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Ian Mitchell asks on Linkedin.

I have spent the last 20 years a freelance consultant managing small hi-tech projects in large and small organisations. Examples include, satellite communications systems and integration of mail campaigns with data warehouses.

Characteristics of small projects,

  • the project manager is assigned 1 – 2 days/week
  • people in your team will frequently also be working on other projects
  • team size is 3-10

Ian asks two questions, why a smaller projects difficult to manage? And how to adapt PMP for smaller project.

The principal challenge of smaller projects Is the difficulty communicating the vision a project team who have other duties and ensuring that they remain orientated to project progress. Because you have so few hours to do this in and the team is so distracted you must keep the communications very simple.

My own methodology is tailored version of PRINCE2 (similar to PMP) called ElephantPM and owes a lot to the rational unified process. Each project has the same stages,

  • SU: Start-up
    • Plan and properly resource the project
  • R1: Risk Reduction 1
    • The goal is to reduce the main commercial and technical risks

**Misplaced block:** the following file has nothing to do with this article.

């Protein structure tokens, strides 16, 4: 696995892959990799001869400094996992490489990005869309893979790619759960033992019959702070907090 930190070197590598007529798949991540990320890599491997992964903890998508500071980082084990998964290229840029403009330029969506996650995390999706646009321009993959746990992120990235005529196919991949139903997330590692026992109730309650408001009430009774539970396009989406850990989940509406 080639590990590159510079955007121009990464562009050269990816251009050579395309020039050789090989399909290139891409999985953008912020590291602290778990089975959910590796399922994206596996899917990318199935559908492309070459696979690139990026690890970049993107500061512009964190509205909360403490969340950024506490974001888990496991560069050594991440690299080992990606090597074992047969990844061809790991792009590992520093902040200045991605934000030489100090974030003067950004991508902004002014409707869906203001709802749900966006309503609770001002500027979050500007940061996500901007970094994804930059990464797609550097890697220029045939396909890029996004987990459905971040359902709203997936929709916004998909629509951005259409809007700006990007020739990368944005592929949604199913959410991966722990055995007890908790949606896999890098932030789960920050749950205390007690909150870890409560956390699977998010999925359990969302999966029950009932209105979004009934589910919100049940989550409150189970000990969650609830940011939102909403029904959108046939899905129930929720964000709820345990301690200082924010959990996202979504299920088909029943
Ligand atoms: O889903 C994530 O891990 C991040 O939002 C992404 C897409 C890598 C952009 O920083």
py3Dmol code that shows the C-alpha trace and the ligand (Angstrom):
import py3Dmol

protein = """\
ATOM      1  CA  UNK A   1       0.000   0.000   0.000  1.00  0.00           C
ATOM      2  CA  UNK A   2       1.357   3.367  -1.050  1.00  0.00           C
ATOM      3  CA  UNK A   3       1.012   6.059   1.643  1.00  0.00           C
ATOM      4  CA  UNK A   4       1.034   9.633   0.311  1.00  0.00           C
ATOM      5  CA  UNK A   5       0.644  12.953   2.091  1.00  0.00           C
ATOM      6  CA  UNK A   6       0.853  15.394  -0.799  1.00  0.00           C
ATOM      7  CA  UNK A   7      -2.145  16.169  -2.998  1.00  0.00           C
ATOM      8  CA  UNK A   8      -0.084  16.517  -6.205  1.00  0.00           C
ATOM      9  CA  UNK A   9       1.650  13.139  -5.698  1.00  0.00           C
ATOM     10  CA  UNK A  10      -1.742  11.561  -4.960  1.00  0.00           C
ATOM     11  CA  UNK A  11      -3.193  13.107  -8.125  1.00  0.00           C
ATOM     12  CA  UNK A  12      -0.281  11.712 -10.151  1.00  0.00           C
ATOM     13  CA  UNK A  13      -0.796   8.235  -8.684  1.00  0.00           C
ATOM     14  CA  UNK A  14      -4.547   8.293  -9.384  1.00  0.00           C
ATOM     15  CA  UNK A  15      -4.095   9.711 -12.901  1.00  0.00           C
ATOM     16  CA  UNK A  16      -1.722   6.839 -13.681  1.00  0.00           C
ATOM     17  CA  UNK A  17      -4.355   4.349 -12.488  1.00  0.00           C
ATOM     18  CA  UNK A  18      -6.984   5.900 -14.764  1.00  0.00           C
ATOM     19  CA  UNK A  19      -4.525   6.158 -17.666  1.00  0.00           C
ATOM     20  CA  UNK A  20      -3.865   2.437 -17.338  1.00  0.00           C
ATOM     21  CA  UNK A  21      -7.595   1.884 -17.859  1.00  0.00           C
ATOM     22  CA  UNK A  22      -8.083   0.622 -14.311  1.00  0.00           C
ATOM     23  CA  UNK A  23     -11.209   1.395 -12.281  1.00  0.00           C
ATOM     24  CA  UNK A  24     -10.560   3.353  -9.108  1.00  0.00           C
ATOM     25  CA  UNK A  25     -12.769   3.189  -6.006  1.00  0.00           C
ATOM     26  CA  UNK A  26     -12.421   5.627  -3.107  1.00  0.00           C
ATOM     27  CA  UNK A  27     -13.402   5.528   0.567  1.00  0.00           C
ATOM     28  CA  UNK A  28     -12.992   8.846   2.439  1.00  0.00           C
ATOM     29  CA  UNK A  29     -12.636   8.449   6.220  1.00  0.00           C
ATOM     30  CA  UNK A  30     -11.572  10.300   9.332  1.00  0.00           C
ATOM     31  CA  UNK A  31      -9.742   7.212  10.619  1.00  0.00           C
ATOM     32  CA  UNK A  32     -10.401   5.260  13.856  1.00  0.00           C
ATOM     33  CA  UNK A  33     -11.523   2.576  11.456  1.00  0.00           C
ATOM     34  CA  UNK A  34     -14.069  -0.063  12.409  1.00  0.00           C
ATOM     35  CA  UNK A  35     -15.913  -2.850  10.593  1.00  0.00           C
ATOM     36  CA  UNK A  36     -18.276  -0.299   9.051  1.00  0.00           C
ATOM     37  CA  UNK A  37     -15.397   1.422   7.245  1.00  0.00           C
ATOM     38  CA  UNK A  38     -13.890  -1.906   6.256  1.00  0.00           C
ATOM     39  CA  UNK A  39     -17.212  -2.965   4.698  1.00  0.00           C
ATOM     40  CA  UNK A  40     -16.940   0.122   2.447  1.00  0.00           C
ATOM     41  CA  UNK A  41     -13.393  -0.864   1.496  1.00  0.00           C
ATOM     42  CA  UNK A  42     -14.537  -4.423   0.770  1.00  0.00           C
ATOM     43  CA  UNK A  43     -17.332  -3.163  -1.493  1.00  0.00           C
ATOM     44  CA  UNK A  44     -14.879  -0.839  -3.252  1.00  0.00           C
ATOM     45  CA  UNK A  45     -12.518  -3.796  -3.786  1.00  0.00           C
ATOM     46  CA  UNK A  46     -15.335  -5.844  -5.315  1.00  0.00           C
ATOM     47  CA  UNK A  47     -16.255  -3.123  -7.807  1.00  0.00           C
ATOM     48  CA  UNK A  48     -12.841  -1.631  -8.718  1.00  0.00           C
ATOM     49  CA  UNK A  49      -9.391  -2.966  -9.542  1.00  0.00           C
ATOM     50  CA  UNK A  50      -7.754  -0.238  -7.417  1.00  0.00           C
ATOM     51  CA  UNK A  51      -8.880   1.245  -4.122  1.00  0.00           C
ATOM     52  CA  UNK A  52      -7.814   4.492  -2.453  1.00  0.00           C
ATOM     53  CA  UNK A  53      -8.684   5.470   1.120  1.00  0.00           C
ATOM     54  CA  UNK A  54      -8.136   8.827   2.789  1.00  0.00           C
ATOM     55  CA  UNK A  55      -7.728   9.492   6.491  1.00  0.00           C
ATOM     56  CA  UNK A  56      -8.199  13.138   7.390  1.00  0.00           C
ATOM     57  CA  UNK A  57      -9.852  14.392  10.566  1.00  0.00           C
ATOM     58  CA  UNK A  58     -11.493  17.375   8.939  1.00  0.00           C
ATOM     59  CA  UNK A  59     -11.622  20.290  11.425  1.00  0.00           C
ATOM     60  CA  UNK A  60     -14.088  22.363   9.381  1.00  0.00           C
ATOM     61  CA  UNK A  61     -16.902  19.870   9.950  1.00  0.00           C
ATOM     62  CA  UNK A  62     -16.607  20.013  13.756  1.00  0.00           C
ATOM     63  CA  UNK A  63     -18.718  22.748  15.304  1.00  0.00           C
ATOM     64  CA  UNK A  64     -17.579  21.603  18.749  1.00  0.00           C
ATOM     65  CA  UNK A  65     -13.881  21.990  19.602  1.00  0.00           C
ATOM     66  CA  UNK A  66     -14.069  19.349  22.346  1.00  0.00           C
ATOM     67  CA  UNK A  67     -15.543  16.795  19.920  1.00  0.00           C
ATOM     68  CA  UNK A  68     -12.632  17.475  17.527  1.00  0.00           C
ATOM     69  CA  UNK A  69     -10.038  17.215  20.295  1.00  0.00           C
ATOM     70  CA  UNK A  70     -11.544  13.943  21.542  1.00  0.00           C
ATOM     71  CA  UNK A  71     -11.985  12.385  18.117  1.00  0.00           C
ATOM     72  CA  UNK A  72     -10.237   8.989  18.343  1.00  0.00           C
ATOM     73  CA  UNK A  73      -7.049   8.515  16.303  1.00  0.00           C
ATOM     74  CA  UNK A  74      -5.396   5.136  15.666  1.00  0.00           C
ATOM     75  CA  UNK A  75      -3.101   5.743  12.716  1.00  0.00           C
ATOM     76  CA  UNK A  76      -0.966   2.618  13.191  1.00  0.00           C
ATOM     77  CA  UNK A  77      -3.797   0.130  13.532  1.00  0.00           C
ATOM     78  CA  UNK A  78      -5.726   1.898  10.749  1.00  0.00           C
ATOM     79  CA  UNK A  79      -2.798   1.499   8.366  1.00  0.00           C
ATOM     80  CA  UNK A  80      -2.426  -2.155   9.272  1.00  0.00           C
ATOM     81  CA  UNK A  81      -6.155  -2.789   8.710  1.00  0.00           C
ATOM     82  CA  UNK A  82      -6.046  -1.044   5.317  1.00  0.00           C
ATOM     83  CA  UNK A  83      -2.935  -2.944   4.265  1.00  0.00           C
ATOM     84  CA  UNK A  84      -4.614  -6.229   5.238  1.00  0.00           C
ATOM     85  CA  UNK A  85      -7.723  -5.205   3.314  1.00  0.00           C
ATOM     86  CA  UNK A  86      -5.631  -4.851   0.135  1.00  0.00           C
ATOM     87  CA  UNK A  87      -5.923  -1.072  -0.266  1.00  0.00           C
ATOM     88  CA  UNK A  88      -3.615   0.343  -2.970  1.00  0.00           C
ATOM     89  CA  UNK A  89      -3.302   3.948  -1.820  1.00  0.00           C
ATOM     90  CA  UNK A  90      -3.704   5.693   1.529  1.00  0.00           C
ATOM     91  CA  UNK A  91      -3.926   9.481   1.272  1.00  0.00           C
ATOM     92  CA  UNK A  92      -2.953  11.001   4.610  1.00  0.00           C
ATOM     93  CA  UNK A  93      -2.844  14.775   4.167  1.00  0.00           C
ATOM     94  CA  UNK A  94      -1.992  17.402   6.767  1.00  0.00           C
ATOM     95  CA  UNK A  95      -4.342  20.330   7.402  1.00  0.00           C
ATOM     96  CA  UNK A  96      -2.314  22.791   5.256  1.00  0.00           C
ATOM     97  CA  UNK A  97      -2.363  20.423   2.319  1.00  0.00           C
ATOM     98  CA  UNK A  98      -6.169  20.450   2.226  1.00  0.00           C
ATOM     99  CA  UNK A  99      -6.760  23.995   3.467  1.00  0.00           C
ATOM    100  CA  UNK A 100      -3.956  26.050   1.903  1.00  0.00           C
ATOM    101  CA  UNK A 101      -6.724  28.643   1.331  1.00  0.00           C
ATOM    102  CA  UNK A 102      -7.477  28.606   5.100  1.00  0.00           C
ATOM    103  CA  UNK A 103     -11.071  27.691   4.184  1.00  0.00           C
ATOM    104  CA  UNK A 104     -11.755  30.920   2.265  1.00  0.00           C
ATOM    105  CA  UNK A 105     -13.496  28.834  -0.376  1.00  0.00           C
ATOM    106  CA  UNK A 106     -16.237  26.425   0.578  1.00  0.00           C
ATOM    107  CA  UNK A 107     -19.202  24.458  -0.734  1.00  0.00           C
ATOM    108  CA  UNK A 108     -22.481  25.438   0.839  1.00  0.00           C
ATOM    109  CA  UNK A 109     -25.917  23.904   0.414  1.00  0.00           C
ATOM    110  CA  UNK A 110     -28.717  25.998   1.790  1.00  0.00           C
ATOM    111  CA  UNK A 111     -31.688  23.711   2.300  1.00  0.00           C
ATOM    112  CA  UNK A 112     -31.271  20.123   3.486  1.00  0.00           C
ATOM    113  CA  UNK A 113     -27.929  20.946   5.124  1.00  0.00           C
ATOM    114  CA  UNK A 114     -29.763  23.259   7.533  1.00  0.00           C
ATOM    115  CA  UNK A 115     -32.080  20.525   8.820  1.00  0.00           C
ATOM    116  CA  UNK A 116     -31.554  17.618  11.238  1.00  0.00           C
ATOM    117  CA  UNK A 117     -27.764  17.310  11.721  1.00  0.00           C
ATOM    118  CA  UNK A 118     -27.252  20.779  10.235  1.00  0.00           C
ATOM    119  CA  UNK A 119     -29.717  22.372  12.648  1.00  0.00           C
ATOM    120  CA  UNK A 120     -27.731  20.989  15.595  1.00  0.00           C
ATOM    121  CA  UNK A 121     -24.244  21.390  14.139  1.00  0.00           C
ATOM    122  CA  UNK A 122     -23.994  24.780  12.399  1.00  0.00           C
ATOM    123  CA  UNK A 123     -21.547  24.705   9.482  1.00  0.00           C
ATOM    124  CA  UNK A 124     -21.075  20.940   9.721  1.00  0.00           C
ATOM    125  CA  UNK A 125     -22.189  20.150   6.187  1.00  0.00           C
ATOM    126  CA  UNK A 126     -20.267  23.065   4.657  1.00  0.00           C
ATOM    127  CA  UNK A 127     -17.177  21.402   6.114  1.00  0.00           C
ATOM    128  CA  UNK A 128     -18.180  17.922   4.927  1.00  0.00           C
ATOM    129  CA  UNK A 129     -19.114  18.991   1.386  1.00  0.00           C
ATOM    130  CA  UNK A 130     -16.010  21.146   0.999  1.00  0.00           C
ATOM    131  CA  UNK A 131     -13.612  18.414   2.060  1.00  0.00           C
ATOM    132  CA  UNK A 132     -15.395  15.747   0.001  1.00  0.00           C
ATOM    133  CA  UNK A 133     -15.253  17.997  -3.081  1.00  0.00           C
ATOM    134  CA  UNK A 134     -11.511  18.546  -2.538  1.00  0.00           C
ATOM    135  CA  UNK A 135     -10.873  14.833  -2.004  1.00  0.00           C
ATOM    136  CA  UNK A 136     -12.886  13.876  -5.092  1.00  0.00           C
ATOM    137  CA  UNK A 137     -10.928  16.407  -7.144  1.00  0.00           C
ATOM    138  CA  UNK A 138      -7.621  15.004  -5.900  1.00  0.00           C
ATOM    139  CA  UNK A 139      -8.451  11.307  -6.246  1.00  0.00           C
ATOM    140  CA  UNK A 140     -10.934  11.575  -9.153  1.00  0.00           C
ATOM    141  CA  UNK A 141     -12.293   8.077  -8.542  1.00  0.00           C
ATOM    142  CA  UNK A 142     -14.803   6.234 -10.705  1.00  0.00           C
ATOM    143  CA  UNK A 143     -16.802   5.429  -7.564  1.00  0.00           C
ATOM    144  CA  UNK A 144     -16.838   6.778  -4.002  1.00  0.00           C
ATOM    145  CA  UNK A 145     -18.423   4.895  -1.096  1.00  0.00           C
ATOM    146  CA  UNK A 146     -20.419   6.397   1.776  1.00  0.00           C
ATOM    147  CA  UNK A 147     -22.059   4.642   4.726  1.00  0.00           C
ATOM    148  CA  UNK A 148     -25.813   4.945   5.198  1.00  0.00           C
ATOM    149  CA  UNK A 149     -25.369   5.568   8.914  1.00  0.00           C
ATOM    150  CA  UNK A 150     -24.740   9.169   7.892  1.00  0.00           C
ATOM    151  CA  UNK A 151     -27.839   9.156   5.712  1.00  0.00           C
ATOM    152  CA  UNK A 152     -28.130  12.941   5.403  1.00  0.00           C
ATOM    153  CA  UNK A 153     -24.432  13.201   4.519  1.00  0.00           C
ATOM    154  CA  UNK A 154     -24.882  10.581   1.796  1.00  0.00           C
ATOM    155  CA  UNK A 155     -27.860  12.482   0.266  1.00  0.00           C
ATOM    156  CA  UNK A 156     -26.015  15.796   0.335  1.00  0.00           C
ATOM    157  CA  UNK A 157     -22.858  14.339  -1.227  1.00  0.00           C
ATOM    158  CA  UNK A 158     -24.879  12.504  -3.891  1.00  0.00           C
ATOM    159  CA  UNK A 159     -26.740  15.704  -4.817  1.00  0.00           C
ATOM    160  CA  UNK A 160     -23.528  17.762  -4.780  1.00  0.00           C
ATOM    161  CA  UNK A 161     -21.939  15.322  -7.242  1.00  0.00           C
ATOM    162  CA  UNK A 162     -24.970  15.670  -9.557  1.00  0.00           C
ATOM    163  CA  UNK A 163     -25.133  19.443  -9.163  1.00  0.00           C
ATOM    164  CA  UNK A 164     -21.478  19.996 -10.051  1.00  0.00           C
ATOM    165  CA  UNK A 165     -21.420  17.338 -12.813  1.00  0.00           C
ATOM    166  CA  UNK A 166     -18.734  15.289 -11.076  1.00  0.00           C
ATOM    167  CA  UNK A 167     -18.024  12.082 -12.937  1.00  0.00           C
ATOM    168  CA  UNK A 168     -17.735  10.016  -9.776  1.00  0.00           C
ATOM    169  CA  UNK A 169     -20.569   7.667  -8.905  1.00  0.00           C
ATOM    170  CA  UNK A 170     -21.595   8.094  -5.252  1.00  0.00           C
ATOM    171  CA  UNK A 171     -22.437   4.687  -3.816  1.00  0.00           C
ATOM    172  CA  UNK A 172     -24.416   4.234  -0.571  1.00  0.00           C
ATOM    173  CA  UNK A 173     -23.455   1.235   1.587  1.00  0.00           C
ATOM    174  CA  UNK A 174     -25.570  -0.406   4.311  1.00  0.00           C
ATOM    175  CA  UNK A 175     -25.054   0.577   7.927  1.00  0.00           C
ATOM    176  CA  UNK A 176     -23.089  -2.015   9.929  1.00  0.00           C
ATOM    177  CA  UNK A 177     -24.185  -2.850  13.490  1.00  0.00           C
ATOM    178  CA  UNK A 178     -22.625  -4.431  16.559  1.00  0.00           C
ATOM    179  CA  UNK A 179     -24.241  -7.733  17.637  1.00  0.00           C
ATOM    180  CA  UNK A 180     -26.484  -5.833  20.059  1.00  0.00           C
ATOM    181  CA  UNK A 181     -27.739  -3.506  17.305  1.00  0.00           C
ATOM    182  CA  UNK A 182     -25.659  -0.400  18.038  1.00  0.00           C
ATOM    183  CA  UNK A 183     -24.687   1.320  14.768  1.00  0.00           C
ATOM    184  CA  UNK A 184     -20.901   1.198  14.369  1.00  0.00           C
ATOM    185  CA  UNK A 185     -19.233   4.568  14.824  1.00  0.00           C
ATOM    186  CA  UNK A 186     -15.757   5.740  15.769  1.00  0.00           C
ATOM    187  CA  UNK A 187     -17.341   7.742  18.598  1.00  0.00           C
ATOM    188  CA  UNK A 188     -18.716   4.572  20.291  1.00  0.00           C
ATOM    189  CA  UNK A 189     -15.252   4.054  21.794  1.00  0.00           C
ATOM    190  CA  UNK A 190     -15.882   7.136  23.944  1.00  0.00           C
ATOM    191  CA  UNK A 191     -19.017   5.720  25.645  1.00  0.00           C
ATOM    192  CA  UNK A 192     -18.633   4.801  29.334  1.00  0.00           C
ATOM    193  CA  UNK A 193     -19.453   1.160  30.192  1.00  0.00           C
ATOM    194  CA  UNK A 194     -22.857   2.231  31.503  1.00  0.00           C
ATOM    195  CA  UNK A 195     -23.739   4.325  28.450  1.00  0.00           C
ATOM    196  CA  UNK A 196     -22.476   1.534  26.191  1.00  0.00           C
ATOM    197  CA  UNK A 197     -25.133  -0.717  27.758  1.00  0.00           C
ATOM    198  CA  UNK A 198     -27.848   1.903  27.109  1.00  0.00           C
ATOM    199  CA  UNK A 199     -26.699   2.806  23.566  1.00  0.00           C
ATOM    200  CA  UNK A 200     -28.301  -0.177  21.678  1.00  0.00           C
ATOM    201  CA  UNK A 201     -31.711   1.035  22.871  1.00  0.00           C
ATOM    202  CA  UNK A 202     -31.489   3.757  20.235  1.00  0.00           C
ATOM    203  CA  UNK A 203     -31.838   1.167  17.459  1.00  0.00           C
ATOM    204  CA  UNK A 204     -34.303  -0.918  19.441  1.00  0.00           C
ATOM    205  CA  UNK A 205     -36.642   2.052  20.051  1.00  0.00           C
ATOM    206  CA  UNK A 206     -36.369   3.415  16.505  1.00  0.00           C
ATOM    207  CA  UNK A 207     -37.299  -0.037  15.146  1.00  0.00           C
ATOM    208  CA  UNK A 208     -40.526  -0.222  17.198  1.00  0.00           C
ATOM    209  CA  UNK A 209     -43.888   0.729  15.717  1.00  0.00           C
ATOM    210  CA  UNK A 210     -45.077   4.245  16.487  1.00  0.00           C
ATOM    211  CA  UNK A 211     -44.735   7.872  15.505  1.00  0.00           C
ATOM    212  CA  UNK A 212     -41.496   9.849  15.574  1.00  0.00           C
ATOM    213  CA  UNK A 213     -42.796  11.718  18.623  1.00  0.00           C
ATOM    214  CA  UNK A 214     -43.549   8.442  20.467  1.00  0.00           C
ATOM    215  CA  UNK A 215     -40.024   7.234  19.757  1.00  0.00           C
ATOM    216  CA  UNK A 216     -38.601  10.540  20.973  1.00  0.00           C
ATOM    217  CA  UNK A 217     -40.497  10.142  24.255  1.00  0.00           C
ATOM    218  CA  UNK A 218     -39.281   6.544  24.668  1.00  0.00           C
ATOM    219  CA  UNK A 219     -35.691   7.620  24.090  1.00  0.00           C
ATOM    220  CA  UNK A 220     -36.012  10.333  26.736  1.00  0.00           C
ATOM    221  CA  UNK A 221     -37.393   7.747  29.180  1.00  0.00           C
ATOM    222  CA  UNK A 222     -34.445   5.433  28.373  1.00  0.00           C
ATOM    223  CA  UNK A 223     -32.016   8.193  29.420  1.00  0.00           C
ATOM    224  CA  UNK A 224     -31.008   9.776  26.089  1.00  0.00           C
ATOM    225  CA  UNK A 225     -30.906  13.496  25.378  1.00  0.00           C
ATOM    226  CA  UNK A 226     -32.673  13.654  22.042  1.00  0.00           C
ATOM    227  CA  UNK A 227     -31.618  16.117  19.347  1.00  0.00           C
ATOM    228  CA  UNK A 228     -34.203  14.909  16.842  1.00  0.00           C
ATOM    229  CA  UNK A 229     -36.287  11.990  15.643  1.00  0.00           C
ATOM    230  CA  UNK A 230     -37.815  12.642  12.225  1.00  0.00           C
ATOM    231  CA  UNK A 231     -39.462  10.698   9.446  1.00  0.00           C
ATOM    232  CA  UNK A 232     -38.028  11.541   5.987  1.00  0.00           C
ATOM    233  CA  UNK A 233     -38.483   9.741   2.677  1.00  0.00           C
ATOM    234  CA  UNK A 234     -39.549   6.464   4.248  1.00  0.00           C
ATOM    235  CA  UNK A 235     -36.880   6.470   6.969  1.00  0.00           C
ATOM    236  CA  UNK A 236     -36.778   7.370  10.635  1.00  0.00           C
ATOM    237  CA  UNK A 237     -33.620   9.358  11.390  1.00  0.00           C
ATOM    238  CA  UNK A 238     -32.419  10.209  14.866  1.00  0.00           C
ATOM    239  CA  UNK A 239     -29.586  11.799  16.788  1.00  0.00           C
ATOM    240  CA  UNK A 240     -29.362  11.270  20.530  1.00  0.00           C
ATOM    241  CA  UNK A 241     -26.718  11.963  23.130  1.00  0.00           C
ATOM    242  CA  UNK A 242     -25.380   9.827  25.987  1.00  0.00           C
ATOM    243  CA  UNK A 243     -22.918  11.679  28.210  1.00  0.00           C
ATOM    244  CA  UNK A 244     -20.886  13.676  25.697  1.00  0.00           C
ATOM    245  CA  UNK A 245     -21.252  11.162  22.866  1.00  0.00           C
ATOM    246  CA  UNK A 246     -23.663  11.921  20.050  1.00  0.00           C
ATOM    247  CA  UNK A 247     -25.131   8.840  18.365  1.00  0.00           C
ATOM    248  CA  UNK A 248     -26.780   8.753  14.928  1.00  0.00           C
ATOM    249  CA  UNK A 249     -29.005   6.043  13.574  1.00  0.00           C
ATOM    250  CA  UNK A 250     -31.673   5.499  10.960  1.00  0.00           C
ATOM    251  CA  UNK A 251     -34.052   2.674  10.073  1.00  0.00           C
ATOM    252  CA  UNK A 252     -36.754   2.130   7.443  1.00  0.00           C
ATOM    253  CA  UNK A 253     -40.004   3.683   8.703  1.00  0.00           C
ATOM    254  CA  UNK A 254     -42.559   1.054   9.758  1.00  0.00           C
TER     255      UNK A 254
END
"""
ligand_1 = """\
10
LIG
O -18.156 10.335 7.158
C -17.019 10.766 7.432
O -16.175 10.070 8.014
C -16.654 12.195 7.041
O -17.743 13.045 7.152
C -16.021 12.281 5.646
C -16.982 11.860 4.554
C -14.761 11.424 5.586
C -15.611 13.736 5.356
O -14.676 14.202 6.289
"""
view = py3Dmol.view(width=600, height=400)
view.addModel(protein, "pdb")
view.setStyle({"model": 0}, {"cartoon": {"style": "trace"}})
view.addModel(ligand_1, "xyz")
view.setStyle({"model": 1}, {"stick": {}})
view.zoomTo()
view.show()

• R2: Risk Reduction 2
    • Additional risk reduction
  • C1: Construction 1
    • Build it
  • H1: Handover 1
    • Hand over to operations and closedown

Additional risk reduction and construction stages may be added if necessary. The first time I run a project the team have to learn the goals of each stage but each subsequent project benefits from this knowledge.

Many Project Executives will be responsible for several small projects and you will soon hear them saying “which stages is it in?” and understanding the response. For example, a project in the R1 stage will have many risks to schedule, whereas one in the C1 stage will have few risks to schedule.

I am presently writing a book about managing small projects, and if you would like my comments on any other aspect of project management please contact me and I am likely to address your issue in a blog post.